Now to join the soundboard.  A home-brewed mixture of hide glue and casein glue (both commercial prepared solids that had to be mixed up) is used to join the soundboard.  It doesn't show well here (again the lighting conditions of the shop were wrong) but this stuff is creamy brown like breakfast gravy, with lumps like cottage cheese in it, during prep.  Mixing with a nylon bristle brush until everything was a nearly normal consistency was time consuming, but when done it provided a thick, sticky glue that I think will work well.

Here it is, the frankenstein instrument.  I used every type of clamp I own on this thing - just waiting for lightning to strike and bring it to life.  It is odd - a perfectly mating set of surfaces begins to go all whopperjawed as soon as you get a clamp on it.  So a whole bunch of clamps later, it is curing.

The top is left at 1/4 inch thickness at this point - it will be thinned by plane after it dries - it is a perfectly flat top, and it can be thinned after it has been clamped and stabilized.  Next 2 steps are to clean up and pretty up the joint between the soundboard and the body, to thin the top, and to prepare the neck for the fretboard.  It will go quickly from here.

The soundboard has been trimmed and thinned on the body, and the neck has been reduced to 1 1/2 inches wide and nicely flared into the body.  These 4 tools were used to thin and finish the soundboard - a small handplane, a micro razor plane, a spokeshave, and an auto-body sanding block to act like a jointer plane - just to make sure the top is flush and smooth.  The spruce cuts beautifully and this job took very little time.

Here is the side view of the thinned soundboard.  It is just a little under 1/8 inch, and is strong enough to take good pressure.  Tapping this soundboard shows the expected zones, with the sweet spot 1 1.2 inches back from the soundbrace, and the 'deadest' tap spot right where the rosette will be pierced.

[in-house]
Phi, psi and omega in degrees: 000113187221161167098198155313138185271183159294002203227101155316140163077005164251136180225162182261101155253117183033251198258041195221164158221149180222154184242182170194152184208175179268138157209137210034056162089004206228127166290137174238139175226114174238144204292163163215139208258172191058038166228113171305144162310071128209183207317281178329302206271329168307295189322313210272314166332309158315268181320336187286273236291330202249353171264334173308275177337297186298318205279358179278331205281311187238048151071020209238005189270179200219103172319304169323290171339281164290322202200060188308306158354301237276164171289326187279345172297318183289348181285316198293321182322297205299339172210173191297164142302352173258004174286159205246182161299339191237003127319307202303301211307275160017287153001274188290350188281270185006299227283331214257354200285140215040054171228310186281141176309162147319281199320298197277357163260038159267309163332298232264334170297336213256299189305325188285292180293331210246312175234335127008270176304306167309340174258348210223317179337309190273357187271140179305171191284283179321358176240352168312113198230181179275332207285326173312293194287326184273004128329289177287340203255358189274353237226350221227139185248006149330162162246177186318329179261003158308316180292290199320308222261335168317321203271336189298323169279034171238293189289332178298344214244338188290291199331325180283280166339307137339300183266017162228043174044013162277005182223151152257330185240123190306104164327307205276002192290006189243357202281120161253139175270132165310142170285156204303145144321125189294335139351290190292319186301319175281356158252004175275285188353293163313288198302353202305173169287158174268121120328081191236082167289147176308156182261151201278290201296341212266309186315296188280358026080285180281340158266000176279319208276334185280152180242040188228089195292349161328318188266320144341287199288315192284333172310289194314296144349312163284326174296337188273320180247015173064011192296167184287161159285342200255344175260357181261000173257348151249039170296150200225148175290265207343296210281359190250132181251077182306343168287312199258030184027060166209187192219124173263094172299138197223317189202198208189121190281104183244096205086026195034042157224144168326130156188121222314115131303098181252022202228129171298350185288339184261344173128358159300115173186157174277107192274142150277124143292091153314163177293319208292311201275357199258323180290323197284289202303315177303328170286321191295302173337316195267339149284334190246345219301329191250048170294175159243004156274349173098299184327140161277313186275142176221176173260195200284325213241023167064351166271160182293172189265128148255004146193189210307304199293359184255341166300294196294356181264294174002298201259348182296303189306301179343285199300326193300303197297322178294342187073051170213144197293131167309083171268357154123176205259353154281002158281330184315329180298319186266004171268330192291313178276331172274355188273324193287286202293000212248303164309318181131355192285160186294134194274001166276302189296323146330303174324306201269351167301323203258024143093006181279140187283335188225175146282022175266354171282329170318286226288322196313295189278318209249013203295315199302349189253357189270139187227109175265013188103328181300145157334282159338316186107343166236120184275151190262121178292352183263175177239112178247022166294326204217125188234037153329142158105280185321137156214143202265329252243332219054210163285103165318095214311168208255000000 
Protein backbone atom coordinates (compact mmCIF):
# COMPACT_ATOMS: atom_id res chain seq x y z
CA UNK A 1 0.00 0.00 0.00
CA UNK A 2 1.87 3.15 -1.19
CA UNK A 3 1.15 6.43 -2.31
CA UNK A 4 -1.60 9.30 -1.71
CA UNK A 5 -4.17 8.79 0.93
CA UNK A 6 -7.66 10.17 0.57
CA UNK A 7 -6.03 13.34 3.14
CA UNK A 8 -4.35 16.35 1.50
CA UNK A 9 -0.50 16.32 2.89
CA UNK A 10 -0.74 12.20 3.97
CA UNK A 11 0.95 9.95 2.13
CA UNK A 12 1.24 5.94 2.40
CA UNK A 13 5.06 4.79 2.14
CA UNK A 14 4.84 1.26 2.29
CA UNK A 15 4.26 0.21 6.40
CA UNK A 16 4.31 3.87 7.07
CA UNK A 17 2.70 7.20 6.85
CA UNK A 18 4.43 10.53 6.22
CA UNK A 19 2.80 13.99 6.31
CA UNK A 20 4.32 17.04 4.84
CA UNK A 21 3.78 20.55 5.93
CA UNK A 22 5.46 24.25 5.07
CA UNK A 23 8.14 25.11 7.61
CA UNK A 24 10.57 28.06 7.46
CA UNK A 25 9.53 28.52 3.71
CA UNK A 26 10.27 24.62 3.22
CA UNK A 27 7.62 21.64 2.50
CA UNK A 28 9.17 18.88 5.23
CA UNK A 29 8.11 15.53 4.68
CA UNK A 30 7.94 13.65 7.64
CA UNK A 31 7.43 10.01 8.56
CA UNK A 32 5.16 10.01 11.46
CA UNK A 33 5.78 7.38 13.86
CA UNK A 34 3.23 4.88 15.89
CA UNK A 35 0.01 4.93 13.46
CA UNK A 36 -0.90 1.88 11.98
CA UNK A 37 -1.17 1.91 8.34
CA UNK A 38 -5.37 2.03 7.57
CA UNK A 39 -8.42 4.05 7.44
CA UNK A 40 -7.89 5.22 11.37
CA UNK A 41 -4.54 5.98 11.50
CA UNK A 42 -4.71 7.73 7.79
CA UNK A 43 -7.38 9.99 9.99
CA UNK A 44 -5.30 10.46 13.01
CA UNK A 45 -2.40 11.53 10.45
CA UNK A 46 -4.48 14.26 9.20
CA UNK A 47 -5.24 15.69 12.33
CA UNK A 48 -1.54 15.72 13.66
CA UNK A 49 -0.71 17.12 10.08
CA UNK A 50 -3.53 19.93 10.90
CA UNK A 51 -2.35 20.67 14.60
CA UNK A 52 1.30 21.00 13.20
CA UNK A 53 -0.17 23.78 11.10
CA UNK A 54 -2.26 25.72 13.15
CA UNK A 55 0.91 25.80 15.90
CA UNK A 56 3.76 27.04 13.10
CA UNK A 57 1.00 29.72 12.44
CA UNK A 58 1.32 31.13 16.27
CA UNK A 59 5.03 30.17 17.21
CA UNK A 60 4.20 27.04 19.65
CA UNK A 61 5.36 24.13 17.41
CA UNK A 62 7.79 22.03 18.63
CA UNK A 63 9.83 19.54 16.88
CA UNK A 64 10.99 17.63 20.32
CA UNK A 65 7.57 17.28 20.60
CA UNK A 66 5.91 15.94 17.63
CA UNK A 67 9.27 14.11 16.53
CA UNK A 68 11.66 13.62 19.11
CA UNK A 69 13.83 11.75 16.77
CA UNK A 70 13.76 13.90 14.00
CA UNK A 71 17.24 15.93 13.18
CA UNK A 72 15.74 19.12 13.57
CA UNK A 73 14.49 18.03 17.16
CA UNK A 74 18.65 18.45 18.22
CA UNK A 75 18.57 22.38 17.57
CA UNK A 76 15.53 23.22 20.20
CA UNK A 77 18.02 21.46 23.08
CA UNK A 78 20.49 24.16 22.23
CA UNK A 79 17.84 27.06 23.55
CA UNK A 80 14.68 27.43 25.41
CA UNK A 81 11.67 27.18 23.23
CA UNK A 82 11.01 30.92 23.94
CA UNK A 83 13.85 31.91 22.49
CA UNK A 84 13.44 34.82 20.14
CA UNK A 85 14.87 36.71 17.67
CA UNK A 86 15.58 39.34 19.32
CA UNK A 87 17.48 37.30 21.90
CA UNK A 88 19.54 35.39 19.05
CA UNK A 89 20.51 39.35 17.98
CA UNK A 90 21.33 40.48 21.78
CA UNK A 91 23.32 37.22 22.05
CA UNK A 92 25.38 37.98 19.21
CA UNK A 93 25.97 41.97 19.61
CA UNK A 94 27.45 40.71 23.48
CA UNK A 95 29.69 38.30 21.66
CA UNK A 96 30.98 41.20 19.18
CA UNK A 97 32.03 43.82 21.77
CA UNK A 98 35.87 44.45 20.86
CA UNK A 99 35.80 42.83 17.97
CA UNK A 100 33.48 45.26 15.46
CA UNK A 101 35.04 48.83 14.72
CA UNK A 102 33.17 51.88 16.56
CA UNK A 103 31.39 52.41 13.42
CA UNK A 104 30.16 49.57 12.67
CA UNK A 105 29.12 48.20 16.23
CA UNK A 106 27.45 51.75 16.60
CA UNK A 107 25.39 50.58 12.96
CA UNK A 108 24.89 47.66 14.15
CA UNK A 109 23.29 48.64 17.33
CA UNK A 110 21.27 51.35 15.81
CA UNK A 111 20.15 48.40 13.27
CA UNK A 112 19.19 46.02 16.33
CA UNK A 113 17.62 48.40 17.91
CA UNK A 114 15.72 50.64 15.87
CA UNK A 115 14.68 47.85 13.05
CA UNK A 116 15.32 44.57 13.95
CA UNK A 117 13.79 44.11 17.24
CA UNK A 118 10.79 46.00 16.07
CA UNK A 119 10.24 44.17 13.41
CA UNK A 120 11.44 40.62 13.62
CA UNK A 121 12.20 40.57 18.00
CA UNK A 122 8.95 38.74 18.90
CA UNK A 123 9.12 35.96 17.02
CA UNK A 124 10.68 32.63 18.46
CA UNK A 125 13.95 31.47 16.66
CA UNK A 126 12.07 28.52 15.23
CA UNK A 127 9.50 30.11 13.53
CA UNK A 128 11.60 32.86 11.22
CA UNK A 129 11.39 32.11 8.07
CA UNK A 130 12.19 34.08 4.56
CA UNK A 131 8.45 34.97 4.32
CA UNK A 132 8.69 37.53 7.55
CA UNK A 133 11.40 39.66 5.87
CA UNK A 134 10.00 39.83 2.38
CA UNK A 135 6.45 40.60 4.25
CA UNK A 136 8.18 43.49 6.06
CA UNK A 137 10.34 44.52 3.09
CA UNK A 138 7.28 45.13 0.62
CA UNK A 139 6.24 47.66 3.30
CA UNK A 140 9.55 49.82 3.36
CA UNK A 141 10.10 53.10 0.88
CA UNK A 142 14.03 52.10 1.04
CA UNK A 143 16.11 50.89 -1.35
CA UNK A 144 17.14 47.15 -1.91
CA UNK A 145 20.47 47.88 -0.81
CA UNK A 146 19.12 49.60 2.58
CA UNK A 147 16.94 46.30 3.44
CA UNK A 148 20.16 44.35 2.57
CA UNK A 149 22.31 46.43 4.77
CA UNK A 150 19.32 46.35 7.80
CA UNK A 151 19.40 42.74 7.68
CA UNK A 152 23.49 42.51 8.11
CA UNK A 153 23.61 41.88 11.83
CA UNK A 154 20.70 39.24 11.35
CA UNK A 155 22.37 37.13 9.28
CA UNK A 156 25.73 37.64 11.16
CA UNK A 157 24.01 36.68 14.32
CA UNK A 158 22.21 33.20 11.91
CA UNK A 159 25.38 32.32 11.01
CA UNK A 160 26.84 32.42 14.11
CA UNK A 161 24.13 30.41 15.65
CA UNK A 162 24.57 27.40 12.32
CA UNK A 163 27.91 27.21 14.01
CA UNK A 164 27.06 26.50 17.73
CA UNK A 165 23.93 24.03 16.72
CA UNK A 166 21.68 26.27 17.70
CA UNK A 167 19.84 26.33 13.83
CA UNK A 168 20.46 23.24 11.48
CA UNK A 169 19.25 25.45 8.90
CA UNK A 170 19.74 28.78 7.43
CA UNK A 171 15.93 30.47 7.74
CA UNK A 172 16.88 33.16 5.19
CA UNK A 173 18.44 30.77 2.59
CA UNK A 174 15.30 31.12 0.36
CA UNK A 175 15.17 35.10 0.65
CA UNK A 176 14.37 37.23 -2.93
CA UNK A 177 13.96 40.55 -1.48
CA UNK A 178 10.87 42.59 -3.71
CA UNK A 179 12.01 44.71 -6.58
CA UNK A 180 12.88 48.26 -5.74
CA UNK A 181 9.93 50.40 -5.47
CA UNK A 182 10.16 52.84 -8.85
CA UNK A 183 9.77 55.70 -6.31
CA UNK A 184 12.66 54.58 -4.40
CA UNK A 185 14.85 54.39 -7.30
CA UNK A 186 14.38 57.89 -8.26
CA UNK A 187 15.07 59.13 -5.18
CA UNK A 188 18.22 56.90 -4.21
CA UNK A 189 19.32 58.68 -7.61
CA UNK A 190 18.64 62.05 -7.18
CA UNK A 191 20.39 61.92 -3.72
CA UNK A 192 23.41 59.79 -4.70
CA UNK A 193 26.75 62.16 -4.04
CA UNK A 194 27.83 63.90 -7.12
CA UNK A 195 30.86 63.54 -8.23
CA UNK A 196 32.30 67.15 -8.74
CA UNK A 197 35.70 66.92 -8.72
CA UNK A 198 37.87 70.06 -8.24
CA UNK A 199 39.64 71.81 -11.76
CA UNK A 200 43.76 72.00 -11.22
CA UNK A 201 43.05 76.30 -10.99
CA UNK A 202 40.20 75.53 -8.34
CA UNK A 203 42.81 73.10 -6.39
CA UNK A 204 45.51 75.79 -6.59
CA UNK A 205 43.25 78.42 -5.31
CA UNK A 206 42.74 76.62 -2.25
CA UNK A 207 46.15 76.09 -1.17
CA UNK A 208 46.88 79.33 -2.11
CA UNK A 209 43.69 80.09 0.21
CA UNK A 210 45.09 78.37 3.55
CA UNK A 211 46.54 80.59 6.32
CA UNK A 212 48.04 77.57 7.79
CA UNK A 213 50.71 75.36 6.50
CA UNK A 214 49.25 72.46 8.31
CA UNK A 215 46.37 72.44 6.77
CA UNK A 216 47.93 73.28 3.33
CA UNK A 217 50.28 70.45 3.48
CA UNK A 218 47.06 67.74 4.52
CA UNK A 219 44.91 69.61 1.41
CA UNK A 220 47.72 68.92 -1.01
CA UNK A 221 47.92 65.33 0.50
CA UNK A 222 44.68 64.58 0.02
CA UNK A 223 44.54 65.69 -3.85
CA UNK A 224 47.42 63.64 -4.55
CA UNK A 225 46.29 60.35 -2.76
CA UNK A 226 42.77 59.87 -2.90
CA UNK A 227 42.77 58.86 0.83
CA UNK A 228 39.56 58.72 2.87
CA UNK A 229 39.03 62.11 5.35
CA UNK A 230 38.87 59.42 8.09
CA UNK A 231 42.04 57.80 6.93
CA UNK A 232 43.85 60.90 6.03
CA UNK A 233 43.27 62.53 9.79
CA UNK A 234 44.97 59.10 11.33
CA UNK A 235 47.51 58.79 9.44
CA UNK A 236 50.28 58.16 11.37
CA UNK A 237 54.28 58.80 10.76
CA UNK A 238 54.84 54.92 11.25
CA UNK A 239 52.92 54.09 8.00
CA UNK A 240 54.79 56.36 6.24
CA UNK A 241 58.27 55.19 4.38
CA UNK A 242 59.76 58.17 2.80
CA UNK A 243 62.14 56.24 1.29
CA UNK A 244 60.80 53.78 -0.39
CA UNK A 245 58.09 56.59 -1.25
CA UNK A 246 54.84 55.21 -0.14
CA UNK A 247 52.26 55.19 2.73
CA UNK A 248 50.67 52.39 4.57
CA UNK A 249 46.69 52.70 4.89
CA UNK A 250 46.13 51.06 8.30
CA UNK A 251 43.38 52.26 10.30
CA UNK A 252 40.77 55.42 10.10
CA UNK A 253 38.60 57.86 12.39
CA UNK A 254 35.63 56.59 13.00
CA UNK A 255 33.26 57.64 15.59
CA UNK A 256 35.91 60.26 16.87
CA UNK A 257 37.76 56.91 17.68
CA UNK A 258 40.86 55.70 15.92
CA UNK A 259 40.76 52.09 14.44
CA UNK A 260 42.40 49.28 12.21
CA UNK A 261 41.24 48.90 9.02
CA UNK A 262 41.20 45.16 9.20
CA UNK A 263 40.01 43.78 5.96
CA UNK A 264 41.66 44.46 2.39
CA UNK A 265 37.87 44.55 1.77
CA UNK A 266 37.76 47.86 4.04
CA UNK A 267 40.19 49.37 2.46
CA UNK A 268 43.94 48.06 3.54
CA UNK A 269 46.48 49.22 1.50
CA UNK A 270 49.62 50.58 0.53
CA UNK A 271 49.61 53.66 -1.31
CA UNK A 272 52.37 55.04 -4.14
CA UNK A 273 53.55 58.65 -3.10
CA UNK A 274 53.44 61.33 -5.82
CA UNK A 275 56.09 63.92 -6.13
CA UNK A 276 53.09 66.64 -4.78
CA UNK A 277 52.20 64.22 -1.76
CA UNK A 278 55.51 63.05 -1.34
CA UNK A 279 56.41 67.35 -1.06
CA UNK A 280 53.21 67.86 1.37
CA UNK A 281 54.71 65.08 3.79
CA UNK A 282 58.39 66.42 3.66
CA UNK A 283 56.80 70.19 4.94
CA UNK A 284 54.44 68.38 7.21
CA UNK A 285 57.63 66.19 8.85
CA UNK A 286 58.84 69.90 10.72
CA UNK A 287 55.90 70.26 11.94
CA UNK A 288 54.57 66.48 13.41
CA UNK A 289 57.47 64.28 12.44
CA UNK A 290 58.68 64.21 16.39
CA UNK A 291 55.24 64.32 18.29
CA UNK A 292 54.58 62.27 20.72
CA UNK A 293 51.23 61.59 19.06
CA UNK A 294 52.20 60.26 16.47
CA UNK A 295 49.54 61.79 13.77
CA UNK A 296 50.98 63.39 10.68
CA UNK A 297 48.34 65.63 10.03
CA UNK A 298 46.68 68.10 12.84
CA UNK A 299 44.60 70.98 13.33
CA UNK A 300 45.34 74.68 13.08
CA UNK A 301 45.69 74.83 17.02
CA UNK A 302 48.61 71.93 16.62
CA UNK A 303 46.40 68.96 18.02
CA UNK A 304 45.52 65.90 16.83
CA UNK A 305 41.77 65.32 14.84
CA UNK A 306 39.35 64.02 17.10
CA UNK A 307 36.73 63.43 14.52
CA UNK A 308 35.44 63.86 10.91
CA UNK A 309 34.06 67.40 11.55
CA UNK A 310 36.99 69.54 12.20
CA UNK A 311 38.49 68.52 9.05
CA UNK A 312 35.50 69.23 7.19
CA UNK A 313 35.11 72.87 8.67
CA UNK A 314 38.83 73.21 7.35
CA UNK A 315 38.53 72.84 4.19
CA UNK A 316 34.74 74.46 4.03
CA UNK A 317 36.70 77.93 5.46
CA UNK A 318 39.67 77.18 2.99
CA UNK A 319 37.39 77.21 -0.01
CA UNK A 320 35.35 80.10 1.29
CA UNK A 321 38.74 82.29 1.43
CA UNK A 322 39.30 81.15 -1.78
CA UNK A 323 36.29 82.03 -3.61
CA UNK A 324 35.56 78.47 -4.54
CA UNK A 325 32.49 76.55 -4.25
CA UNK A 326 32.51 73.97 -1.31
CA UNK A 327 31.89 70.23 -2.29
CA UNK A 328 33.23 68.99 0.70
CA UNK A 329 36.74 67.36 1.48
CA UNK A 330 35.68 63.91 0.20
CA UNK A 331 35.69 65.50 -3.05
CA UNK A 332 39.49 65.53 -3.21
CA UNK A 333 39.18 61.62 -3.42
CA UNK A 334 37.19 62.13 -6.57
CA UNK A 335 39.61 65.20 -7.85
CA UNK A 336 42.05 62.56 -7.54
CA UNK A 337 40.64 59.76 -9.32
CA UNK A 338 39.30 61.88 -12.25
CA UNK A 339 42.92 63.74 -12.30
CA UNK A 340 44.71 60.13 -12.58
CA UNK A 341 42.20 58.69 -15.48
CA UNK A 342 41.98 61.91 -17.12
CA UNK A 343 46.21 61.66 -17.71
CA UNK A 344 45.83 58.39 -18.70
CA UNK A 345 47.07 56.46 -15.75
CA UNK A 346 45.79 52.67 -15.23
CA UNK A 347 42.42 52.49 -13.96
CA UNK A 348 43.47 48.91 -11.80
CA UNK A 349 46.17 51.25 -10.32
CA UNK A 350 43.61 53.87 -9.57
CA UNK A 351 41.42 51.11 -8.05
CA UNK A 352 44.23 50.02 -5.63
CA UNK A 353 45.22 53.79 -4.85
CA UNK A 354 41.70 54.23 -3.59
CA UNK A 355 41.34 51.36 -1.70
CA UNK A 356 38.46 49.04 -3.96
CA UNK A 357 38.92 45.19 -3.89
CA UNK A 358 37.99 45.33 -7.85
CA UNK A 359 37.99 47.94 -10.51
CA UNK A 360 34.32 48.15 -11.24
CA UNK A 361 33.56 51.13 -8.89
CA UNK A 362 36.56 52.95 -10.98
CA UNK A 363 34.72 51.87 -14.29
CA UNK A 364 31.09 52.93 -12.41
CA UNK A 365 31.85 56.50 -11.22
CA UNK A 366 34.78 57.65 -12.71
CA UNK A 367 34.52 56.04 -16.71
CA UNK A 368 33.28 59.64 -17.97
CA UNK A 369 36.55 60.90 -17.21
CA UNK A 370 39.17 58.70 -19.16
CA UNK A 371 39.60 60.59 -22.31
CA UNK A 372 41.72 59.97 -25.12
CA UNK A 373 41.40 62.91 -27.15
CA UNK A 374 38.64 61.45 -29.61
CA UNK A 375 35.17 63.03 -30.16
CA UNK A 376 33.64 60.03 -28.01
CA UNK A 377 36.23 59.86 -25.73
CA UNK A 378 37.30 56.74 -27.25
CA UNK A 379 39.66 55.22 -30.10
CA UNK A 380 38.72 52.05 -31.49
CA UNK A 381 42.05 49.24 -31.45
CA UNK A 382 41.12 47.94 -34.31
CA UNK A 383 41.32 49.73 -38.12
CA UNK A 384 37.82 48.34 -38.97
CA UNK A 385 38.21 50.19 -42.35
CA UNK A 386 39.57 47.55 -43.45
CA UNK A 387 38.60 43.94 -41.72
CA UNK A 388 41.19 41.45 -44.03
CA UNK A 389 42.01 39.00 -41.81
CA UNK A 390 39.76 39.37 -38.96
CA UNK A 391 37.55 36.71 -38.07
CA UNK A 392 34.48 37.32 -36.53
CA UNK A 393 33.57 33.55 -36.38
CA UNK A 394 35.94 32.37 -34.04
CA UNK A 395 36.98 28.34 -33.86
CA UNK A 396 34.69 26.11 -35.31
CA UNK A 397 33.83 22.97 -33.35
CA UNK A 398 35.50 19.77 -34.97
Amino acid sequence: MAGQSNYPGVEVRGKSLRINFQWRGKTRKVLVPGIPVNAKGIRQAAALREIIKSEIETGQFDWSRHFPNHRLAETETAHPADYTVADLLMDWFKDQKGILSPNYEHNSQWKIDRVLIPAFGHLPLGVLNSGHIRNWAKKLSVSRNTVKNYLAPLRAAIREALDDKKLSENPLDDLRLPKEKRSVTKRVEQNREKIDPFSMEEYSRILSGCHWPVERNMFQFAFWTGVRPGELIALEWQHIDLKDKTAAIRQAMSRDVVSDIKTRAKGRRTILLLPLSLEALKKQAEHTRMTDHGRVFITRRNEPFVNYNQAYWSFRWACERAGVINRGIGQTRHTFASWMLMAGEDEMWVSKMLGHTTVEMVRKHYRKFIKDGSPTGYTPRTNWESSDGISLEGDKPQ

I am making a concession to my own tastes in this part of the construction - I am using one of the 'pink ivory' species (yellow tulipwood) as a fretboard.  This is a central american hardwood, but it is very beautiful and I think it will go very well with the instrument in it's finished state.  At the junction of the fretboard and the soundboard there will be small antler transition pieces - I can show no precedence for this, but when I add the horn at the tail end of the body to keep the tailgut from cutting into the spruce, I wanted to give a little balance visually, and thought a small horn overlay shaped similar to the tailpiece protector would give that balance.  Though simple, this instrument will be elegant.

Next steps are to cut and mount the frets, to finish the thumb slot, to start the carvings on the tuning head end of the instrument, make the tuning pegs and drill and taper the holes for them, relieve the peghead area to properly contain the strings, and make and mount the nut, and pierce the rosette.  Tuesday should be making the bridge and tailpiece, and that should have me on schedule for making music with the instrument on Wednesday at the latest.

This is the end of day 4.  More tomorrow (Monday, Nov 14)